If the world continues to move on the current path, global warming will be significantly more than 2°C by the end of the century. At a time when our planet faces an existential crisis, there is little doubt that we need innovative, scientific and urgent steps to secure humanity’s future.
We need to act decisively to reach global net-zero, restricting future cumulative emissions to the remaining carbon budget — as COP26 noted — if the rise in temperature is to remain within the limits of the Paris Agreement. It is in this spirit that, at COP26, Prime Minister Narendra Modi announced India’s enhanced climate commitments — the “Panchamrit”, including a commitment to reach net-zero by 2070. India’s announcement of its net-zero goal is a major step considering that our country is not the cause of global warming. Its historical cumulative emissions are a mere 4.37 per cent of the world’s total. At COP26 and other multilateral platforms, we have urged that developed countries must genuinely lead in mitigation, with their high capacities, their overwhelming contribution to historical cumulative emissions, and their current high per capita annual emissions.
India’s renewable energy targets have steadily become more ambitious, from the 175 GW by 2022 declared at Paris, to 450 GW by 2030 at the UN Climate Summit, and now 500 GW by 2030, announced at COP26. India has also announced the target of 50 per cent installed power generation capacity from non-fossil energy sources by 2030, raising the existing target of 40 per cent, which has already been almost achieved. India will not lag in terms of new cutting-edge renewable technologies and has already announced a Hydrogen Energy Mission for grey and green hydrogen. In energy efficiency, the market-based scheme of Perform, Achieve and Trade (PAT) has avoided 92 million tonnes of CO2 equivalent emissions during its first and second cycles.
India is accelerating its e-mobility transition with the Faster Adoption and Manufacturing of (Hybrid &) Electric Vehicles Scheme to support the electric vehicle market development and enable its manufacturing ecosystem to achieve self-sustenance. The government has also announced a slew of incentives for customers and companies to promote e-vehicles. India leapfrogged from Bharat Stage-IV (BS-IV) to Bharat Stage-VI (BS-VI) emission norms by April 1, 2020, the latter being originally scheduled for adoption in 2024. A voluntary vehicle scrapping policy to phase out old and unfit vehicles now complements these schemes. Indian Railways is charging ahead, targeting the full electrification of all broad-gauge routes by 2023.
In a striking global example in the deployment of clean energy, the Pradhan Mantri Ujjwala Yojana has benefitted 88 million households with LPG connections. More than 367 million LED bulbs have been distributed under the UJALA scheme, leading to energy savings of more than 47 billion units of electricity per year and a reduction of 38.6 million tonnes of CO2 per year. With these and many other initiatives, India has already achieved a reduction of 24 per cent in the emission intensity of its GDP between 2005 and 2016, and is on track to meet its target of 33 to 35 per cent by 2030. This target has now been enhanced to 45 per cent.
The role of the private sector is crucial to India’s journey along a credible pathway of low-carbon development to eventual net zero. Since industries also contribute to GHG emissions, any climate action will need to reduce or offset emissions that emerge from industrial and commercial activity. The public and private sectors in India are already playing a key role in meeting the climate challenge, helped by growing customer and investor awareness, as well as increasing regulatory and disclosure requirements. An increasing number of companies have announced sharply increased ambitions over the last year.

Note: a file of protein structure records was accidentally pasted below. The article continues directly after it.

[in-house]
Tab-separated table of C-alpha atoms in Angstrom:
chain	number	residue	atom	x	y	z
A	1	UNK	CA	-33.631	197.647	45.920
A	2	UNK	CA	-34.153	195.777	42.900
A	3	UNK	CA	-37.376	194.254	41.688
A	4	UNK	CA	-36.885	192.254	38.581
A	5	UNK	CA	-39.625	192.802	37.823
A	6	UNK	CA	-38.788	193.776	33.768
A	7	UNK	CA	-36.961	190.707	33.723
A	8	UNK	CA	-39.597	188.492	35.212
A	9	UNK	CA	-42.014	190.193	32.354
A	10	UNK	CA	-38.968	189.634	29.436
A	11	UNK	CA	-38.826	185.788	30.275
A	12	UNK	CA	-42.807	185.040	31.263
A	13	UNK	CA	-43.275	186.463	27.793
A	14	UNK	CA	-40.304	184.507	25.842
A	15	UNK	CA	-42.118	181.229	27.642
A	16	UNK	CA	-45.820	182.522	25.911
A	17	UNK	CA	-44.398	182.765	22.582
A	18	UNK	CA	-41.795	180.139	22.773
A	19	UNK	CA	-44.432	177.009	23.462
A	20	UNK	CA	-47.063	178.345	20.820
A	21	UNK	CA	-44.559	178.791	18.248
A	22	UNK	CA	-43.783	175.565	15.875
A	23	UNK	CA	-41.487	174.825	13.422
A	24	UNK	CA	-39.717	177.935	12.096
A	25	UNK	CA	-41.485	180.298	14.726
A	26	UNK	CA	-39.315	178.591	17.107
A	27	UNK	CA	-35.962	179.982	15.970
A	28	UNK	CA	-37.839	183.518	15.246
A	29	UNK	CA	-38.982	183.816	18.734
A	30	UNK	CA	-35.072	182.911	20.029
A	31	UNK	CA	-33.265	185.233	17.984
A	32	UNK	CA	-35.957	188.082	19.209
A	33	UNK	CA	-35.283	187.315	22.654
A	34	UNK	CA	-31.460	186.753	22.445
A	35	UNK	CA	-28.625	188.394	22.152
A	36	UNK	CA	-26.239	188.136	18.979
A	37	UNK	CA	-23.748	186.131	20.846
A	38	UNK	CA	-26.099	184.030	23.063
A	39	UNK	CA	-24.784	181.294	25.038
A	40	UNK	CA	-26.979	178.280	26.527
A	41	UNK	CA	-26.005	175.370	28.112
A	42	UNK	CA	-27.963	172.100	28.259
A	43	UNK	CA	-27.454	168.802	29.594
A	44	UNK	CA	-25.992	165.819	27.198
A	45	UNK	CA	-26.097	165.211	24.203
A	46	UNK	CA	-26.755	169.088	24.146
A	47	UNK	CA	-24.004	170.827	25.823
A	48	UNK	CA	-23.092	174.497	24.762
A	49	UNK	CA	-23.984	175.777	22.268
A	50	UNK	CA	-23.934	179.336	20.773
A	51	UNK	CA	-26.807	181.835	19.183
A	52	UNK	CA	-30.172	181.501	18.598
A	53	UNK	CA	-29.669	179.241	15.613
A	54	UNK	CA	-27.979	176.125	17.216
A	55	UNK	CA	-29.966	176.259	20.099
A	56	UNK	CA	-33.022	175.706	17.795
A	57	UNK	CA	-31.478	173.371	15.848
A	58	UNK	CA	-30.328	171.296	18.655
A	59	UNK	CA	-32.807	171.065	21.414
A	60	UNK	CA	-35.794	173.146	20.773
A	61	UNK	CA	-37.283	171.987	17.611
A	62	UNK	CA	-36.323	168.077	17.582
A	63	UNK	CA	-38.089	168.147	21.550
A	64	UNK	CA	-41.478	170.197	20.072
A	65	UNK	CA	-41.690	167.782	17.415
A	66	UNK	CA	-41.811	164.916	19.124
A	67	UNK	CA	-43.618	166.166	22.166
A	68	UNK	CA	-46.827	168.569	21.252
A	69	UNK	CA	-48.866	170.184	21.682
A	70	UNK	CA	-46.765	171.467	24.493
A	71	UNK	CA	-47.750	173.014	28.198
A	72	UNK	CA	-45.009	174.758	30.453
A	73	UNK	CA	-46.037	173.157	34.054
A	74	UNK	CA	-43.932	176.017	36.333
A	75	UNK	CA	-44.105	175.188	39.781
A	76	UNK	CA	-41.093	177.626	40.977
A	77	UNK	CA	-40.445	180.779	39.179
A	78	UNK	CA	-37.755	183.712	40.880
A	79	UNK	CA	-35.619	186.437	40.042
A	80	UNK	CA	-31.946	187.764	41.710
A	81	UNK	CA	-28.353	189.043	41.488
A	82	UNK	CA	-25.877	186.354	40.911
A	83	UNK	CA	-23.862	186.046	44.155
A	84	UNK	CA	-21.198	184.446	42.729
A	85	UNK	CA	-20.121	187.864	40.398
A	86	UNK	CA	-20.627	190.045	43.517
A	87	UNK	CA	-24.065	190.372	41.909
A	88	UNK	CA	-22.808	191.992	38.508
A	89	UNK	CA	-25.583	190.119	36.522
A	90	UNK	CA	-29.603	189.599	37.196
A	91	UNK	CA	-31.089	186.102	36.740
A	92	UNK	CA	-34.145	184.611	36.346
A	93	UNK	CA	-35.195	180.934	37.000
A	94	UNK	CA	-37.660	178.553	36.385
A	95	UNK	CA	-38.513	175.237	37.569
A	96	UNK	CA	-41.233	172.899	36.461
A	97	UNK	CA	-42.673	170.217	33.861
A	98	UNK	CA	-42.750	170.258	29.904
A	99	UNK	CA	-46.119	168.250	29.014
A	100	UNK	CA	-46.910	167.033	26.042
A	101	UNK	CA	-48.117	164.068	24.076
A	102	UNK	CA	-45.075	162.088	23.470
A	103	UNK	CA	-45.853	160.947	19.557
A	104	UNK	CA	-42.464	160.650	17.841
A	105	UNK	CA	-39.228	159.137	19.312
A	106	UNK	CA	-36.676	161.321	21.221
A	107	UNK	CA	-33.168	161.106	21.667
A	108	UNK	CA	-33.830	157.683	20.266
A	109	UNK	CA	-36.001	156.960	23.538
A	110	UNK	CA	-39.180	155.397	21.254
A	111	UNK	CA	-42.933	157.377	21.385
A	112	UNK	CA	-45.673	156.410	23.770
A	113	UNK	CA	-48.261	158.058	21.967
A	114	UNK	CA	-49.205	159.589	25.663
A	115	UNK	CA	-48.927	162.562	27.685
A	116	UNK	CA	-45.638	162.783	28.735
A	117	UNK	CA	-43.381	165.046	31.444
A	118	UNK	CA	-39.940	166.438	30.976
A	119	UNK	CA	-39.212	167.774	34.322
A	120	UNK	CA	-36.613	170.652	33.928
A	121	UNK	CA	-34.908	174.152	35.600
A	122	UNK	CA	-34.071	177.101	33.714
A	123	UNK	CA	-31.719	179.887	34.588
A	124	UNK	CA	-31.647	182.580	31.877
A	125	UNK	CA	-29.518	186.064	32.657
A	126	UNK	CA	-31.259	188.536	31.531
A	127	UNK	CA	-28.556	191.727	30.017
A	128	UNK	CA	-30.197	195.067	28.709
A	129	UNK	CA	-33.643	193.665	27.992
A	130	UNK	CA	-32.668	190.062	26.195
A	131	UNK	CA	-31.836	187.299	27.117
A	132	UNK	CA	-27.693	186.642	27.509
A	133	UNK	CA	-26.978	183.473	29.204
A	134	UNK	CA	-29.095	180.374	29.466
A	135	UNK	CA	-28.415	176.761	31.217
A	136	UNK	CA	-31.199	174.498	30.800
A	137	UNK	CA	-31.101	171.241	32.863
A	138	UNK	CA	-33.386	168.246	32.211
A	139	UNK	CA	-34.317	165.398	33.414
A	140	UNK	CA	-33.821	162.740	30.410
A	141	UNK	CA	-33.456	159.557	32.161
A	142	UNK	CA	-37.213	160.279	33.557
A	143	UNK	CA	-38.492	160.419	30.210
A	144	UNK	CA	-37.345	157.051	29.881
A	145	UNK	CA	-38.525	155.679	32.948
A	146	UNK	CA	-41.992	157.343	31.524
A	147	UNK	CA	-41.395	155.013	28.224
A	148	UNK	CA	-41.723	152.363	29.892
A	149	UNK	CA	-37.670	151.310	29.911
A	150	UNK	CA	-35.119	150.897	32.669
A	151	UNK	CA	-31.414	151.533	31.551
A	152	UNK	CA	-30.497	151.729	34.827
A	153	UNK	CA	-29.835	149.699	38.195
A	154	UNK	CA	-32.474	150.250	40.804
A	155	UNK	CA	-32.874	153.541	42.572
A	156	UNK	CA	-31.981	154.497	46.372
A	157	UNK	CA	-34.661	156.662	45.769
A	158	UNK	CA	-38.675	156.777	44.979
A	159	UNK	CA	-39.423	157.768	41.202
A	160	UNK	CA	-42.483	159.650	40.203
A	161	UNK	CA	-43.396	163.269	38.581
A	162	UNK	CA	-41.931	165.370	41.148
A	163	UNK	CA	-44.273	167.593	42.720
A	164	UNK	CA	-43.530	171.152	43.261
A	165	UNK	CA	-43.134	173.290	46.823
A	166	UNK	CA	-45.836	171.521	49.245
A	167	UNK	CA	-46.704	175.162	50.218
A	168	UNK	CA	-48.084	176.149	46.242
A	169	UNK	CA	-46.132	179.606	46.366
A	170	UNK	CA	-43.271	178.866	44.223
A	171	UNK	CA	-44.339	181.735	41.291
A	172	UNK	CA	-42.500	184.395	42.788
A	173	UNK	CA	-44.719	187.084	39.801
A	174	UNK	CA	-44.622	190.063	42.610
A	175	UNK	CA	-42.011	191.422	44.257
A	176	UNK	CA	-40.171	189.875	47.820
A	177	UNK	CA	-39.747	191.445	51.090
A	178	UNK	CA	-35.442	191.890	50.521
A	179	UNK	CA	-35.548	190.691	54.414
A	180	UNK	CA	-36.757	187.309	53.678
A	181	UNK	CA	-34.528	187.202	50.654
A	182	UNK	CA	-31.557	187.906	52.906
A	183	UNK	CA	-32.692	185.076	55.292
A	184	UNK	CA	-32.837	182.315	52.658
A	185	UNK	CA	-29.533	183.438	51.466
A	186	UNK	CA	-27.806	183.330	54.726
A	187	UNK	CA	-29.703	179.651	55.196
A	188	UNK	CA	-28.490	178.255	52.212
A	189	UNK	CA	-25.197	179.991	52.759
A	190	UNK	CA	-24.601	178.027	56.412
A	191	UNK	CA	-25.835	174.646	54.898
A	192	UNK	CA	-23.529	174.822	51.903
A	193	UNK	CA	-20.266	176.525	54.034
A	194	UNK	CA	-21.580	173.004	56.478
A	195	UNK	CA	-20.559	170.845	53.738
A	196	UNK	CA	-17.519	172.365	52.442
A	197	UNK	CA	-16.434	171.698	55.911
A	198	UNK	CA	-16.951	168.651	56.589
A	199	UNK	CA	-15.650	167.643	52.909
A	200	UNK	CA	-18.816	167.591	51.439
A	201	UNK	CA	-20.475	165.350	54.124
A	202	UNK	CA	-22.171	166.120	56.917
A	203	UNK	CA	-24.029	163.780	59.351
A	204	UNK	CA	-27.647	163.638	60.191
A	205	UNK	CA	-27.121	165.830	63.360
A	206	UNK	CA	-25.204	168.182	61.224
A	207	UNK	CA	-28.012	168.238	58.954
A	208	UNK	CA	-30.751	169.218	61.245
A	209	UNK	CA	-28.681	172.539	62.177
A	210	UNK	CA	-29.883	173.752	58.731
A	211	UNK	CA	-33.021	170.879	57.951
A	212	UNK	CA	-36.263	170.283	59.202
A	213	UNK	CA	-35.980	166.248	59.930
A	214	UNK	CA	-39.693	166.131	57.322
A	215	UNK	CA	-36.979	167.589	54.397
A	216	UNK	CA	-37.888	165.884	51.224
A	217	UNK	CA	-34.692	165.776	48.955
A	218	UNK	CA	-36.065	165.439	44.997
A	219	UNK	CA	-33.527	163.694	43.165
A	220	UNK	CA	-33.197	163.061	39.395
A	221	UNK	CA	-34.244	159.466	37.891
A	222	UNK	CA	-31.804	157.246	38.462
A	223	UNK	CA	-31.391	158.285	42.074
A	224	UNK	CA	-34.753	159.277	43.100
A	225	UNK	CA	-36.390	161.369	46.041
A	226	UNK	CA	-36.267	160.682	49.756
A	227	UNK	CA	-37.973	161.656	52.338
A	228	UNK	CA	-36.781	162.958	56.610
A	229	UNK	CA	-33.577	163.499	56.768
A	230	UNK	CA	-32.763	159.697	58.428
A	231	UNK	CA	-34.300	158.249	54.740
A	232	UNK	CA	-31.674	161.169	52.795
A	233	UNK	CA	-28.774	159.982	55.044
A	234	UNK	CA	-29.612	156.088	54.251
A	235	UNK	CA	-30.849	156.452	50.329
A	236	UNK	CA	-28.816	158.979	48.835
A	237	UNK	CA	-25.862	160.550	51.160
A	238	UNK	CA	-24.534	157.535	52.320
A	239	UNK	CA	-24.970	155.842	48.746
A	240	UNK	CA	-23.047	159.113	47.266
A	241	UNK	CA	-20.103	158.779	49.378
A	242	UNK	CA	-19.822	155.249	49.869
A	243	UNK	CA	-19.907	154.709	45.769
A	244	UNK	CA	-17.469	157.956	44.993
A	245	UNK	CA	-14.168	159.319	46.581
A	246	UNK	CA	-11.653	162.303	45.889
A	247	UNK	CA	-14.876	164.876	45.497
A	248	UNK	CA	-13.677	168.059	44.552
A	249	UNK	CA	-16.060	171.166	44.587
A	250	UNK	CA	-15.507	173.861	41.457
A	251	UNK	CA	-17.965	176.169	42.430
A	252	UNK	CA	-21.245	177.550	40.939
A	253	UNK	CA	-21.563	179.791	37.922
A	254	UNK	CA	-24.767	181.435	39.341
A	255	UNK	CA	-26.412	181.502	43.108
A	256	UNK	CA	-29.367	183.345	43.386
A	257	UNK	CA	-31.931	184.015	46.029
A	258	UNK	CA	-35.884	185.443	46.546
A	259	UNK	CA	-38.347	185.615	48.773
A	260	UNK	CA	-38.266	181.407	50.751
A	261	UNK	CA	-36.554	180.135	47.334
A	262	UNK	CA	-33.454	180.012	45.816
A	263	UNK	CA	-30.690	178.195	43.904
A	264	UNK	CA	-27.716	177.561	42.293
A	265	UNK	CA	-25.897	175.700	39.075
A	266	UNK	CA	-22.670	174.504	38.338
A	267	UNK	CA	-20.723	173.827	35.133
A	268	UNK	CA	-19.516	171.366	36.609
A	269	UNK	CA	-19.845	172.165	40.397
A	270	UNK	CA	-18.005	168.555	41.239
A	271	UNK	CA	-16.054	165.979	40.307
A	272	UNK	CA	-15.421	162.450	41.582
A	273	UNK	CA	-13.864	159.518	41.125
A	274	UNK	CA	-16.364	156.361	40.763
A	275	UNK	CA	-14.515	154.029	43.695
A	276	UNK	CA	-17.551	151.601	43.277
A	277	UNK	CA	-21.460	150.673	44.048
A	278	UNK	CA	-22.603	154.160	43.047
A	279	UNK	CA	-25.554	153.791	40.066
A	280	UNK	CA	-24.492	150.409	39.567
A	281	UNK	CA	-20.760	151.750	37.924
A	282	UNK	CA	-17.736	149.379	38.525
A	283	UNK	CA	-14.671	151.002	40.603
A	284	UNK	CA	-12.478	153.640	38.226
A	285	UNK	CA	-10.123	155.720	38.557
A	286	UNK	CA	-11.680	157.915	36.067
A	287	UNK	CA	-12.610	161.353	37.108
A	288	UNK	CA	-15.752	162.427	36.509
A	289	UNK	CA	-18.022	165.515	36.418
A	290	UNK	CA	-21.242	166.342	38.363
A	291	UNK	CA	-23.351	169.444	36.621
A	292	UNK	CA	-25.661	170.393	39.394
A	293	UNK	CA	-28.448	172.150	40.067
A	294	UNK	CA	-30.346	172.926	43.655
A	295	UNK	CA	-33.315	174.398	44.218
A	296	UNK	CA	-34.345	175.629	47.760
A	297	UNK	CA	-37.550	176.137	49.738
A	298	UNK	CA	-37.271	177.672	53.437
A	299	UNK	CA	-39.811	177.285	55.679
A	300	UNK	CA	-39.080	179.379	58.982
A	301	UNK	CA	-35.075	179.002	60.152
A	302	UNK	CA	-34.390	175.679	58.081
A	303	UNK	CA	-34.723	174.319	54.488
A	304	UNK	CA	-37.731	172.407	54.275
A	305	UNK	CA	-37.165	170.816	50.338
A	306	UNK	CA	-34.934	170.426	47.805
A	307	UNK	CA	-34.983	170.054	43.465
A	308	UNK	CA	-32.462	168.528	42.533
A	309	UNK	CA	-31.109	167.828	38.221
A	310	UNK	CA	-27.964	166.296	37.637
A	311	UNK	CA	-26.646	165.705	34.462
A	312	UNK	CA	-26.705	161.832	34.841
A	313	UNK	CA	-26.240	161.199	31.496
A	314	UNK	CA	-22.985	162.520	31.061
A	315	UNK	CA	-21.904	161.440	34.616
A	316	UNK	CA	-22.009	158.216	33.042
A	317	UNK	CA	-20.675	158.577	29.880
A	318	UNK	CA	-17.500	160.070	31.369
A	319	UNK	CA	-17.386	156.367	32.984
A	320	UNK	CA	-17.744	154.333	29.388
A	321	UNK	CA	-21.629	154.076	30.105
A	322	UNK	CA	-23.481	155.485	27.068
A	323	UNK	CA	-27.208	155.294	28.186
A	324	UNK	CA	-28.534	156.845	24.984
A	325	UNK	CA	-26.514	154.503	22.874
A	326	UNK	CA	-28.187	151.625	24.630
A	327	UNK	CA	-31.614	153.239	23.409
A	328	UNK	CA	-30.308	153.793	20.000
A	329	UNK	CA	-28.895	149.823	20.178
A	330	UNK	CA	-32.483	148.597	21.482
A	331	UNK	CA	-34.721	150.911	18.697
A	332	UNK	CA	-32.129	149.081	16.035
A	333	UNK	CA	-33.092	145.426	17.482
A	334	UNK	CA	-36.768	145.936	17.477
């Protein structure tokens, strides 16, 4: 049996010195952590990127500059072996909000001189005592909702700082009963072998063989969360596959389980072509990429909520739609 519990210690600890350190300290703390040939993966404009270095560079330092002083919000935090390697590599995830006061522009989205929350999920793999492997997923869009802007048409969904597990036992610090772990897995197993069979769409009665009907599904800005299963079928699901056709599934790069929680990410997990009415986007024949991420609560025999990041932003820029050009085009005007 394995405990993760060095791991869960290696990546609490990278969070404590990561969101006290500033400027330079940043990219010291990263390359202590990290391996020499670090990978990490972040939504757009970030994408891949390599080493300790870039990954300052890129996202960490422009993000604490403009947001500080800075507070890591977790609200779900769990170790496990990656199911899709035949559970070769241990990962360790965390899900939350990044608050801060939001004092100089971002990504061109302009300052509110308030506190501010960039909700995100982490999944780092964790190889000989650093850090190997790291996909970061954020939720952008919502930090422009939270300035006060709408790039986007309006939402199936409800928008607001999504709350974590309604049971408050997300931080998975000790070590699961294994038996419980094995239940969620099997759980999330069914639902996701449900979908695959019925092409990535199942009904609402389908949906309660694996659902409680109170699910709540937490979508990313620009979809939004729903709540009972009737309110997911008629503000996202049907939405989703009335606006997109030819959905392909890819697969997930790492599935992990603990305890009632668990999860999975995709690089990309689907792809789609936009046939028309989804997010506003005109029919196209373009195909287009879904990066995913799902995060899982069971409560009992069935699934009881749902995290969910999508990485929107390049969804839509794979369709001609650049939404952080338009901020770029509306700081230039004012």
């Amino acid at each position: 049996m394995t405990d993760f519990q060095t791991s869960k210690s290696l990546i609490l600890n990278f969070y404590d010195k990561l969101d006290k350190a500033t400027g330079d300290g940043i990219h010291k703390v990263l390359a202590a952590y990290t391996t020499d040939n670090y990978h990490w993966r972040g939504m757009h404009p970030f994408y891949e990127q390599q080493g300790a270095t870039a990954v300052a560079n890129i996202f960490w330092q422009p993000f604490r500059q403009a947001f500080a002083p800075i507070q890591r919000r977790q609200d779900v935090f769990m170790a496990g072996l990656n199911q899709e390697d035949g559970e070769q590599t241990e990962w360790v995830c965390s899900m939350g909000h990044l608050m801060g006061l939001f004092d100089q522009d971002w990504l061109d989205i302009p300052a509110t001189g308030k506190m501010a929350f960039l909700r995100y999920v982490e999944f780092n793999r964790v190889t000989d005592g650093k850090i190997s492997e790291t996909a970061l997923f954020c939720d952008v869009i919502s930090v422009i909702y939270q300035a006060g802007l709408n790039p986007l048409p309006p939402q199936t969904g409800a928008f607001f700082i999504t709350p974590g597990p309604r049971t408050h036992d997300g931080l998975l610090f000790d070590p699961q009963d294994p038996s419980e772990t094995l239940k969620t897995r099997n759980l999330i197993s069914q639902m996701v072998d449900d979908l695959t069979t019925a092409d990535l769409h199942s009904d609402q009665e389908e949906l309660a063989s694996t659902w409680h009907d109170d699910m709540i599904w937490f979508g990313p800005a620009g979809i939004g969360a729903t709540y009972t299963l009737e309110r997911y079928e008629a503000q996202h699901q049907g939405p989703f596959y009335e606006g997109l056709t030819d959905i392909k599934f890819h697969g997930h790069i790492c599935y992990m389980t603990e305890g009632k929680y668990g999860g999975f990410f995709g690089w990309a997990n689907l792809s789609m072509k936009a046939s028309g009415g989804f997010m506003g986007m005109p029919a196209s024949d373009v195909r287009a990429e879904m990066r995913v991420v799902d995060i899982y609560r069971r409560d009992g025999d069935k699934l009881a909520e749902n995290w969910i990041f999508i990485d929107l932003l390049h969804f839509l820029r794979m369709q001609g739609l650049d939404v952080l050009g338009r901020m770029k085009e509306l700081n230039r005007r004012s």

Enterprises are well-positioned to not just adapt to but also gain from the low-carbon transition. This is especially true for enterprises that offer “green” solutions and those which assist communities in building resilience to the physical effects of climate change. Higher capital is expected to be directed toward companies at the forefront of the climate transition.
Such a transition is relatively easier for companies operating in the services sector. With efficient use of energy across all their operations, expanding the use of renewable energy, and working with supply chain partners, service companies will be able to reduce emissions. Service companies can become carbon neutral by sourcing 50 per cent of their electricity from renewable sources.
The low-carbon transition challenge is bigger for companies that are largely coal-powered and contribute more than half of our country’s emissions. The business fraternity must make the best possible use of this opportunity to invest in climate technologies and expand the use of renewable energy sources.
The Indian cement industry has taken pioneering measures and achieved one of the biggest sectoral low carbon milestones worldwide. Indian industry partners have already undertaken ambitious actions. There is greater synergy of India’s climate policy with the actions and commitments of its private sector.
India’s journey on the low-carbon pathway towards net-zero requires the active participation of all stakeholders. Sustainable lifestyles and climate justice are at the core of this journey. With cooperation from the private sector, India will be able to responsibly use its fair share of the global carbon space and contribute to reaching the global net-zero goal to build a more environmentally sustainable planet.
This column first appeared in the print edition on January 5, 2021 under the title ‘The road to net zero’. The writer is Union Minister for Environment, Forest and Climate Change; and Labour & Employment. His book, The Rise of the BJP, will be released in January